Sabal hybrids

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Anyone working on these? Specifically, S. minor x S. uresana? I would love to try something like this here in z7.

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Anyone working on these? Specifically, S. minor x S. uresana? I would love to try something like this here in z7.

Look into Sabal "birmingham". It is supposedly a cross between S. minor and S. palmetto. Very slow grower, about 1/2 the speed of a palmetto it seems. Dark green like minor. I never thought S. uresana looked that impressive as they aged, often loosing their silver color.

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Anyone working on these? Specifically, S. minor x S. uresana? I would love to try something like this here in z7.

Look into Sabal "birmingham". It is supposedly a cross between S. minor and S. palmetto. Very slow grower, about 1/2 the speed of a palmetto it seems. Dark green like minor. I never thought S. uresana looked that impressive as they aged, often loosing their silver color.

I tried one a few years back - didn't make it here. I need something made of tougher stuff. The current S. uresana thread has a pretty impressive specimen.

Btw, my S. minor palms are pretty blue.

Palms.Sideyard.20130224-01.jpg

Yard.20120906-07.jpg

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It'd be fun to be good at hybridizing to see what kind of palms you can create. Sabal hybrids with minor as the mother and one of the larger Sabals as the father might be really interesting. A S. mauritiiformis X domingensis would probably produce the coolest Sabal imaginable (though not cold hardy). Also, Pritchardia beccariana X pacifica would be really interesting. I don't think the demand is there though, so I doubt anyone would make the hybrid to sell.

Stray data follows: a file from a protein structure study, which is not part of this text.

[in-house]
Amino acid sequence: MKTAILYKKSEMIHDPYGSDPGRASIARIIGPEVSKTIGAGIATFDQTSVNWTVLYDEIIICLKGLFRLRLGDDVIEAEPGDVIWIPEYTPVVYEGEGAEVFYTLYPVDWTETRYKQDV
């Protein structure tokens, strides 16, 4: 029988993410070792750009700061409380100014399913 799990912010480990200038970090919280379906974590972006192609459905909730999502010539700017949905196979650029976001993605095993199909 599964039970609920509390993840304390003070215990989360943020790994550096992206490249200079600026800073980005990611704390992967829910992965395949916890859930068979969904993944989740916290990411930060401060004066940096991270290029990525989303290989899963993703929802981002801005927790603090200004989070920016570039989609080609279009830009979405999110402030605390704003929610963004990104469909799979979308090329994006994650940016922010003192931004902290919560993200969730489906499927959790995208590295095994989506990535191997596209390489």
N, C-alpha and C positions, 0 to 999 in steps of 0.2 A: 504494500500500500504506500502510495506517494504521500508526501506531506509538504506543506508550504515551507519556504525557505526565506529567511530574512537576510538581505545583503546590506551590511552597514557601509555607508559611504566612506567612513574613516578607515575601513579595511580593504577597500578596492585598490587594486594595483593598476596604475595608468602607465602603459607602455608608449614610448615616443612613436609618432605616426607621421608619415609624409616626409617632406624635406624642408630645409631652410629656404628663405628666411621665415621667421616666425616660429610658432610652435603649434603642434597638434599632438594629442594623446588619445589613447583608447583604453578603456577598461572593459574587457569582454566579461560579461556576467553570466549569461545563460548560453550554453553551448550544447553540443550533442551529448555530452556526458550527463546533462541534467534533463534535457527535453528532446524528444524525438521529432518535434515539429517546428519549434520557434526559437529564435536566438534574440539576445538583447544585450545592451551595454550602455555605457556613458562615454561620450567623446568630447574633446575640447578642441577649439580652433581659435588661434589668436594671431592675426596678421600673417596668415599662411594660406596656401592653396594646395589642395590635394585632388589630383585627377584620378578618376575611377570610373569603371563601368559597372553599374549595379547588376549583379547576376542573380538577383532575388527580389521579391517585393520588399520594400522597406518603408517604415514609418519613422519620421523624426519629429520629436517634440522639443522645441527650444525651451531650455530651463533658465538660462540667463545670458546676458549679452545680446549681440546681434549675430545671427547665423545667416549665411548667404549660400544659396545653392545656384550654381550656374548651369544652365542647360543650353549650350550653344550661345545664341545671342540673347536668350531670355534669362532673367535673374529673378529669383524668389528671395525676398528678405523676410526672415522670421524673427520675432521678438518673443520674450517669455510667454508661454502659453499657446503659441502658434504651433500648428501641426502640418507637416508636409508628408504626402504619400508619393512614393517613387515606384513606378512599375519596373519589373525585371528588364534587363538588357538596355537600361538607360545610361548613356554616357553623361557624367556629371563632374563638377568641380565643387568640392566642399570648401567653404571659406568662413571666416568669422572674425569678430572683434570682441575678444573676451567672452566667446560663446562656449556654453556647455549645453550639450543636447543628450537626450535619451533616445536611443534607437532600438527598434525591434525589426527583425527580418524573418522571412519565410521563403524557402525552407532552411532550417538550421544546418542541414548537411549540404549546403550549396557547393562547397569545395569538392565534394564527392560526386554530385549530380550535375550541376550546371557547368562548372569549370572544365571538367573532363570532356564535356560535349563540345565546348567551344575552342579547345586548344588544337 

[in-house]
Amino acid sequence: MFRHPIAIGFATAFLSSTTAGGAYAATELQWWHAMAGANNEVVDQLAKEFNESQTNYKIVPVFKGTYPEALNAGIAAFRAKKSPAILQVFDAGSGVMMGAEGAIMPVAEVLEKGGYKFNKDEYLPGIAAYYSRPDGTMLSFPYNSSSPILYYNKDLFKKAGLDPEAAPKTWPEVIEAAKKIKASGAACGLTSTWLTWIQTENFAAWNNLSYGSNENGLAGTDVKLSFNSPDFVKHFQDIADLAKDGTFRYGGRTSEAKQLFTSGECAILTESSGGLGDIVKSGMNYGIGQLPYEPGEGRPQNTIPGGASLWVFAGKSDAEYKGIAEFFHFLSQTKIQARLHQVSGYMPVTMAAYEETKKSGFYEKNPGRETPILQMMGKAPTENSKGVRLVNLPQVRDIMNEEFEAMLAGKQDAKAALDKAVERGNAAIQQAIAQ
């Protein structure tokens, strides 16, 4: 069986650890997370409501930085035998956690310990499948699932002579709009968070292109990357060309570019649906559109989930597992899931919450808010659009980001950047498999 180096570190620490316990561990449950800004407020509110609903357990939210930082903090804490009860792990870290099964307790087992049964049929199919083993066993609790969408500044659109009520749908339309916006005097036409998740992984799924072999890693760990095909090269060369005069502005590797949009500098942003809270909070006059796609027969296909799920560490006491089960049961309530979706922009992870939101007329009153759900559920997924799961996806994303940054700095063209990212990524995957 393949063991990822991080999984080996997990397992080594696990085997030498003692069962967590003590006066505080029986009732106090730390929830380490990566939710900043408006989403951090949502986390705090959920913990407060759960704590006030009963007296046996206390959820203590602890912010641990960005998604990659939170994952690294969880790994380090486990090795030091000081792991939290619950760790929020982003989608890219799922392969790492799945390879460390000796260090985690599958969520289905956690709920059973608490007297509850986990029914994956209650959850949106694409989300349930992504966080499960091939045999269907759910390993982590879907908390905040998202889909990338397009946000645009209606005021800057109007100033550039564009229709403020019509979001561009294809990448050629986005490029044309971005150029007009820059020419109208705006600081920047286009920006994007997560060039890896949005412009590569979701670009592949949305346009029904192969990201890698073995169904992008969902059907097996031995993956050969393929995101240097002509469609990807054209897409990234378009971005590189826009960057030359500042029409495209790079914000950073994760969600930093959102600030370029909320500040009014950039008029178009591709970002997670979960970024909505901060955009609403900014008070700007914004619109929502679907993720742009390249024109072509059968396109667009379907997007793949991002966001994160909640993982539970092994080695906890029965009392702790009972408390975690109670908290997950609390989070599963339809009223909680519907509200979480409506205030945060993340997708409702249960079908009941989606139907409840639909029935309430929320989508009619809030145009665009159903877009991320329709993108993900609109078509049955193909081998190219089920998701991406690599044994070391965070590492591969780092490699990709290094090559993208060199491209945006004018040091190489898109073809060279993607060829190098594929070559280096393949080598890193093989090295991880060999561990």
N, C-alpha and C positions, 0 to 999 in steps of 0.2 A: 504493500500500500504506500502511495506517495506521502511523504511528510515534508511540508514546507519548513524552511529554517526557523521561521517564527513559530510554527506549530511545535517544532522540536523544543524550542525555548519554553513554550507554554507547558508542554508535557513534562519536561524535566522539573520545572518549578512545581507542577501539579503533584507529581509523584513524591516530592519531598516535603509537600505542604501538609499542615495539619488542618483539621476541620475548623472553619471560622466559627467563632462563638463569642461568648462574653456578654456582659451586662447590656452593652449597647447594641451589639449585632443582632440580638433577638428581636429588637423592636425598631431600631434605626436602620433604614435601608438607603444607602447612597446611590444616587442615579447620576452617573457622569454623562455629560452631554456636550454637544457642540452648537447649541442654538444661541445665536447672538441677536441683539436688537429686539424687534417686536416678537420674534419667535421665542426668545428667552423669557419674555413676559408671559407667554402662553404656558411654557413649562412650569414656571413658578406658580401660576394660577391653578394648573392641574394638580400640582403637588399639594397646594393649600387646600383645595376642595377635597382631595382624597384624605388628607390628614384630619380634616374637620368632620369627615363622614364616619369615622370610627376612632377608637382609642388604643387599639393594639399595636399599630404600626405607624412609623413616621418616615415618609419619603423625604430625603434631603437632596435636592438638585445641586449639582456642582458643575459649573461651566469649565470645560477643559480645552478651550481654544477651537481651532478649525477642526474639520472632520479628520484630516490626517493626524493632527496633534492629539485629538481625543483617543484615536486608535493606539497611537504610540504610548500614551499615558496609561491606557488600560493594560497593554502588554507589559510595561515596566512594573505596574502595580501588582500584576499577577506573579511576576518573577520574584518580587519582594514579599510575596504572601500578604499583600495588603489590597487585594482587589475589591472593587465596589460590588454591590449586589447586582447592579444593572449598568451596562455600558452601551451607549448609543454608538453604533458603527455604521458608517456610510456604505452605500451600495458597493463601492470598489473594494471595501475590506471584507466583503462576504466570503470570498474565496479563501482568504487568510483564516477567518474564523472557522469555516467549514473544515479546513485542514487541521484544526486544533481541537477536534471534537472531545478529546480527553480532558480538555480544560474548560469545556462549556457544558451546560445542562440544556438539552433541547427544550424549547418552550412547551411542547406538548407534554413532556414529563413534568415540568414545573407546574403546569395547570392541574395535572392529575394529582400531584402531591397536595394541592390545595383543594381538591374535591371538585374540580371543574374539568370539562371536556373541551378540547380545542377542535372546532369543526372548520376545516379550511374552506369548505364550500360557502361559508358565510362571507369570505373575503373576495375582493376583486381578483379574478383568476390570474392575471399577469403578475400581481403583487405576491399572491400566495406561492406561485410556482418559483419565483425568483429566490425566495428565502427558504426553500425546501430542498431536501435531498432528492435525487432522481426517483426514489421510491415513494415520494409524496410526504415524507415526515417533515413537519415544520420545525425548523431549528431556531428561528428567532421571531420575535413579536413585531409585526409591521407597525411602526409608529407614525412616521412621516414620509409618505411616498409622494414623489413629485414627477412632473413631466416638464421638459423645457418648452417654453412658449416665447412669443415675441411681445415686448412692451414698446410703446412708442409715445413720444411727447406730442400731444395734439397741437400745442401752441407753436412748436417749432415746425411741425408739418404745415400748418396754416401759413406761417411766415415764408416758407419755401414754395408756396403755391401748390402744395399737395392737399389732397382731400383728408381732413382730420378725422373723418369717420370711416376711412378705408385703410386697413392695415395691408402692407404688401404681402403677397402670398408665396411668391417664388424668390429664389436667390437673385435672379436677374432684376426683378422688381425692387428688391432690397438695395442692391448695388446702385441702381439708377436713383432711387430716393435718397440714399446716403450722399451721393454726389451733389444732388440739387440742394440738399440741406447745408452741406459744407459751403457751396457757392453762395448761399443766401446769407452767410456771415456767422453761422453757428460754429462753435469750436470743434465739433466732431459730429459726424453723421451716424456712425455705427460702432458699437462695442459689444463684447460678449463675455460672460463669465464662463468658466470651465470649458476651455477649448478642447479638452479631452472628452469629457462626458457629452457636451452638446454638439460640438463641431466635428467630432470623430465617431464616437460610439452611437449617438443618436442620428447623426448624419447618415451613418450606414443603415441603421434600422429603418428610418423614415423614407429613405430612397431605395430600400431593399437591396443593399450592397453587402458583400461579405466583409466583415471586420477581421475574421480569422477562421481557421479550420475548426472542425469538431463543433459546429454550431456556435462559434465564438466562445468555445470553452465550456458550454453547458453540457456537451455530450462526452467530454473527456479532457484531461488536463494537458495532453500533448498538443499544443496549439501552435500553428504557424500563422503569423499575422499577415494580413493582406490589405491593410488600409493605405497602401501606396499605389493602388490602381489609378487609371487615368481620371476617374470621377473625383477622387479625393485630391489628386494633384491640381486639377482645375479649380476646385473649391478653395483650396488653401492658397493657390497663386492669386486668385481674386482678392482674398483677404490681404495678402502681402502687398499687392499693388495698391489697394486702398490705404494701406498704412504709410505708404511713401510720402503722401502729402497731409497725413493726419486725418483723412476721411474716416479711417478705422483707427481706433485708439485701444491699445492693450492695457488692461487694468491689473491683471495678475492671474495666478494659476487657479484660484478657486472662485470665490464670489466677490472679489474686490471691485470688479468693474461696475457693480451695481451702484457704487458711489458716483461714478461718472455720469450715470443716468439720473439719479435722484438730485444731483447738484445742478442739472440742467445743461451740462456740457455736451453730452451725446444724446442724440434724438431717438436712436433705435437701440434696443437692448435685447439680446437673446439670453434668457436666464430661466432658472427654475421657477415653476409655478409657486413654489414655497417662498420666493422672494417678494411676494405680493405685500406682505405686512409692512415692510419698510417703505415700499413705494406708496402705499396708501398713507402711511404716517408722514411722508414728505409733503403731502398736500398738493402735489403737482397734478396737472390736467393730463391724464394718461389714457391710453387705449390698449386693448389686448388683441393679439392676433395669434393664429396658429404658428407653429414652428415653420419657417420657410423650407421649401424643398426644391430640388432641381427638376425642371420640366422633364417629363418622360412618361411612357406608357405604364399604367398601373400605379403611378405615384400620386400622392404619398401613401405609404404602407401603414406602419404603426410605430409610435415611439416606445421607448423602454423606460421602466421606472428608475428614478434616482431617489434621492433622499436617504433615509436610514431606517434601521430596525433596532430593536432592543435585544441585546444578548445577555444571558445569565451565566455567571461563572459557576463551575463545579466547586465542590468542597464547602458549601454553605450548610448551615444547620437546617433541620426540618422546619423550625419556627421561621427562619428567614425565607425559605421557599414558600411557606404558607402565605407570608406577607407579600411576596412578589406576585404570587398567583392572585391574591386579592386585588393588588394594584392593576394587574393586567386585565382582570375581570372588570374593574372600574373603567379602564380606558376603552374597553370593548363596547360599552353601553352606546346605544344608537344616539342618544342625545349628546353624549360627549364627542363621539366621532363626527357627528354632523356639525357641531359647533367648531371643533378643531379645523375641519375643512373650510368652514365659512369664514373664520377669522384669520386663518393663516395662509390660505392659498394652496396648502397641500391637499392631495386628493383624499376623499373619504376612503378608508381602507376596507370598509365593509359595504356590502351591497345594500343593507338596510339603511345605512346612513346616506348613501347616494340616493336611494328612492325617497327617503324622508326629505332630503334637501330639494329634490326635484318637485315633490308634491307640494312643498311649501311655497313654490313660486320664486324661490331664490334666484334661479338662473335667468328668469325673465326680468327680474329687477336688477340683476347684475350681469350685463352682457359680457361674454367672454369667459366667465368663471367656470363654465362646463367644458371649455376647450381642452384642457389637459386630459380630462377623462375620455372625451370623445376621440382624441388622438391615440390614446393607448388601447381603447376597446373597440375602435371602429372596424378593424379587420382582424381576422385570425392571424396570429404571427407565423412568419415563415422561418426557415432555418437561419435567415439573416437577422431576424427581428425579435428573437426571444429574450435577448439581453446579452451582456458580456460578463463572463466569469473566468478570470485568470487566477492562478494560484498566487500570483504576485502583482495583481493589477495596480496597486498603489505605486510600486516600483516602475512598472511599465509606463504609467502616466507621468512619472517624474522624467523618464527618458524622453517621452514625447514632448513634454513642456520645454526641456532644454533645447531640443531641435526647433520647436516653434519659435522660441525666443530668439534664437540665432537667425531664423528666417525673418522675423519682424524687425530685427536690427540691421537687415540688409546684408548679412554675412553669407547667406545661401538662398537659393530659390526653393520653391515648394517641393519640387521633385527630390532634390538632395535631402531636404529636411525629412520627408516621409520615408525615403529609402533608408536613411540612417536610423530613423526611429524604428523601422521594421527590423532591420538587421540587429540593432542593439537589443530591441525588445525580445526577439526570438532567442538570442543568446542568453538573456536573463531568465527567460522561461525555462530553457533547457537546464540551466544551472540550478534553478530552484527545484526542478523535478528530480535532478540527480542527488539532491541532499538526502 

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It's not a hybrid, but I've heard that there have been S. bermudana specimens that have seen down to around 5 degrees fahrenheit.

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There is a S. "Birmingham" growing in Trenton, NJ for 6-7 years. It's never been protected but does grow right next to a wall with southern exposure.

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There is a S. "Birmingham" growing in Trenton, NJ for 6-7 years. It's never been protected but does grow right next to a wall with southern exposure.

Planted by Steve?

I highly doubt Birmingham is a hybrid of S. minor and S. palmetto. Birmingham looks like neither.

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There is a S. "Birmingham" growing in Trenton, NJ for 6-7 years. It's never been protected but does grow right next to a wall with southern exposure.

Planted by Steve?

I highly doubt Birmingham is a hybrid of S. minor and S. palmetto. Birmingham looks like neither.

Yeap! Next to the Courthouse

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well, you probably already know this but your options in Maryland or a little limited... no one knows for sure the exact origin of Sabal Birmingham, but its speculated to have Palmetto in it. http://www.garysnursery.com/SabalBirmingham.html this is a pretty good source for reference. of course there are outliers, but forom what I read sabal Birmingham is supposed to be the most cold hardy next to sabal minor.

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Perhaps someone is working on a S. minor X S. uresana, but not that I've heard of at this point. Other cold hardy Sabal species that may be worth looking into are S. "riverside" and a straight S. palmetto. It's important to remember that as the plant grows and gets more established it will become more hardy. I think that planting it on the South side, and if possible in a protected location will improve your chances. Maybe even covering it on colder nights.

Perhaps another try at S. birmingham? Like Alex said, they are growing significantly further North than you, and in a more inhospitable climate. He's pretty well versed on the genus. Even S. palmetto is said to be able to take temps below 10 degrees fahrenheit by many accounts.